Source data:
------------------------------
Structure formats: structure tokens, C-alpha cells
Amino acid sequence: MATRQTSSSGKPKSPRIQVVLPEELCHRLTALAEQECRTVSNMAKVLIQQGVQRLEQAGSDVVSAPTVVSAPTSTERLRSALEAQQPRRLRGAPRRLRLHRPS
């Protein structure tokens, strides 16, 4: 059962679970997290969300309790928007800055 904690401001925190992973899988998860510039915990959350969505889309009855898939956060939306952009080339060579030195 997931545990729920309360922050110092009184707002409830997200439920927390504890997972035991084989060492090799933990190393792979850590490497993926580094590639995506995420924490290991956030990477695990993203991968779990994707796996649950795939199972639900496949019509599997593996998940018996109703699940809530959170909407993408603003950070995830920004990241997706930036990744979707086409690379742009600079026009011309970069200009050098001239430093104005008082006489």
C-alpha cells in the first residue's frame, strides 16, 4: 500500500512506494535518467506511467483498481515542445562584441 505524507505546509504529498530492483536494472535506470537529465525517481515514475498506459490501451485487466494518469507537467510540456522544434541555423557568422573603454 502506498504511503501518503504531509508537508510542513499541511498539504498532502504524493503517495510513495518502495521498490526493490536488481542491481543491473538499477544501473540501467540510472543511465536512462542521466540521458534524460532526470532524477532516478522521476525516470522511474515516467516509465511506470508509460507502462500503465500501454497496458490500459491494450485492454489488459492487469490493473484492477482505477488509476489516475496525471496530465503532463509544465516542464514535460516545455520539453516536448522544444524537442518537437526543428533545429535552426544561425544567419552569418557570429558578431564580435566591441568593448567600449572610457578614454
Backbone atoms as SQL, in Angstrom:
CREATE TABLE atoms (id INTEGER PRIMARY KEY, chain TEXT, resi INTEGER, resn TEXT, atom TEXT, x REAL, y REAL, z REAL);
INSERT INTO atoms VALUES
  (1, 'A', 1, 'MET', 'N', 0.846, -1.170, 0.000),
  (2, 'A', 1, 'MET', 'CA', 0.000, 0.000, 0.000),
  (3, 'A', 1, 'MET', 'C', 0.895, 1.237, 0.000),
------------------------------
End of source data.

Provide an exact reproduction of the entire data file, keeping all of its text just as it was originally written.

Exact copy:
Structure formats: structure tokens, C-alpha cells
Amino acid sequence: MATRQTSSSGKPKSPRIQVVLPEELCHRLTALAEQECRTVSNMAKVLIQQGVQRLEQAGSDVVSAPTVVSAPTSTERLRSALEAQQPRRLRGAPRRLRLHRPS
């Protein structure tokens, strides 16, 4: 059962679970997290969300309790928007800055 904690401001925190992973899988998860510039915990959350969505889309009855898939956060939306952009080339060579030195 997931545990729920309360922050110092009184707002409830997200439920927390504890997972035991084989060492090799933990190393792979850590490497993926580094590639995506995420924490290991956030990477695990993203991968779990994707796996649950795939199972639900496949019509599997593996998940018996109703699940809530959170909407993408603003950070995830920004990241997706930036990744979707086409690379742009600079026009011309970069200009050098001239430093104005008082006489």
C-alpha cells in the first residue's frame, strides 16, 4: 500500500512506494535518467506511467483498481515542445562584441 505524507505546509504529498530492483536494472535506470537529465525517481515514475498506459490501451485487466494518469507537467510540456522544434541555423557568422573603454 502506498504511503501518503504531509508537508510542513499541511498539504498532502504524493503517495510513495518502495521498490526493490536488481542491481543491473538499477544501473540501467540510472543511465536512462542521466540521458534524460532526470532524477532516478522521476525516470522511474515516467516509465511506470508509460507502462500503465500501454497496458490500459491494450485492454489488459492487469490493473484492477482505477488509476489516475496525471496530465503532463509544465516542464514535460516545455520539453516536448522544444524537442518537437526543428533545429535552426544561425544567419552569418557570429558578431564580435566591441568593448567600449572610457578614454
Backbone atoms as SQL, in Angstrom:
CREATE TABLE atoms (id INTEGER PRIMARY KEY, chain TEXT, resi INTEGER, resn TEXT, atom TEXT, x REAL, y REAL, z REAL);
INSERT INTO atoms VALUES
  (1, 'A', 1, 'MET', 'N', 0.846, -1.170, 0.000),
  (2, 'A', 1, 'MET', 'CA', 0.000, 0.000, 0.000),
  (3, 'A', 1, 'MET', 'C', 0.895, 1.237, 0.000),